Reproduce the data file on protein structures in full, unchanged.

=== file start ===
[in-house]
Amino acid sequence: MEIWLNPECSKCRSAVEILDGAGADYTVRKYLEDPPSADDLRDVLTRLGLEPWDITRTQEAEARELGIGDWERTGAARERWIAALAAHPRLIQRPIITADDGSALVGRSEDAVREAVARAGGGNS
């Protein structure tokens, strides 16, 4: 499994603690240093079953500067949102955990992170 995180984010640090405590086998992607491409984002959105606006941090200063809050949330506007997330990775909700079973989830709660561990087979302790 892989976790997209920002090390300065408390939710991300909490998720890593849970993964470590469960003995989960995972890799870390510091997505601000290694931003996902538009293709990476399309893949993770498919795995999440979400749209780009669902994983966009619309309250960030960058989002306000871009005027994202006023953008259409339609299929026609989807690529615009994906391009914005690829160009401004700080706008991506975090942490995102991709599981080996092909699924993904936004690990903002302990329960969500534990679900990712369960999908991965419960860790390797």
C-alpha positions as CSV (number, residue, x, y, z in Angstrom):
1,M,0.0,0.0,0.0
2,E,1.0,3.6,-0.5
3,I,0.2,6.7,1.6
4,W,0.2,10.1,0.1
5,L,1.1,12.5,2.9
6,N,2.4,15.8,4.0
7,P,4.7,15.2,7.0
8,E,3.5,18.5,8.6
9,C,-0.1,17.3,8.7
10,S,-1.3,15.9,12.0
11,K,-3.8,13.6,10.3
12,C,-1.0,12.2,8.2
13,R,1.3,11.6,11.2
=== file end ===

[in-house]
Amino acid sequence: MEIWLNPECSKCRSAVEILDGAGADYTVRKYLEDPPSADDLRDVLTRLGLEPWDITRTQEAEARELGIGDWERTGAARERWIAALAAHPRLIQRPIITADDGSALVGRSEDAVREAVARAGGGNS
């Protein structure tokens, strides 16, 4: 499994603690240093079953500067949102955990992170 995180984010640090405590086998992607491409984002959105606006941090200063809050949330506007997330990775909700079973989830709660561990087979302790 892989976790997209920002090390300065408390939710991300909490998720890593849970993964470590469960003995989960995972890799870390510091997505601000290694931003996902538009293709990476399309893949993770498919795995999440979400749209780009669902994983966009619309309250960030960058989002306000871009005027994202006023953008259409339609299929026609989807690529615009994906391009914005690829160009401004700080706008991506975090942490995102991709599981080996092909699924993904936004690990903002302990329960969500534990679900990712369960999908991965419960860790390797």
C-alpha positions as CSV (number, residue, x, y, z in Angstrom):
1,M,0.0,0.0,0.0
2,E,1.0,3.6,-0.5
3,I,0.2,6.7,1.6
4,W,0.2,10.1,0.1
5,L,1.1,12.5,2.9
6,N,2.4,15.8,4.0
7,P,4.7,15.2,7.0
8,E,3.5,18.5,8.6
9,C,-0.1,17.3,8.7
10,S,-1.3,15.9,12.0
11,K,-3.8,13.6,10.3
12,C,-1.0,12.2,8.2
13,R,1.3,11.6,11.2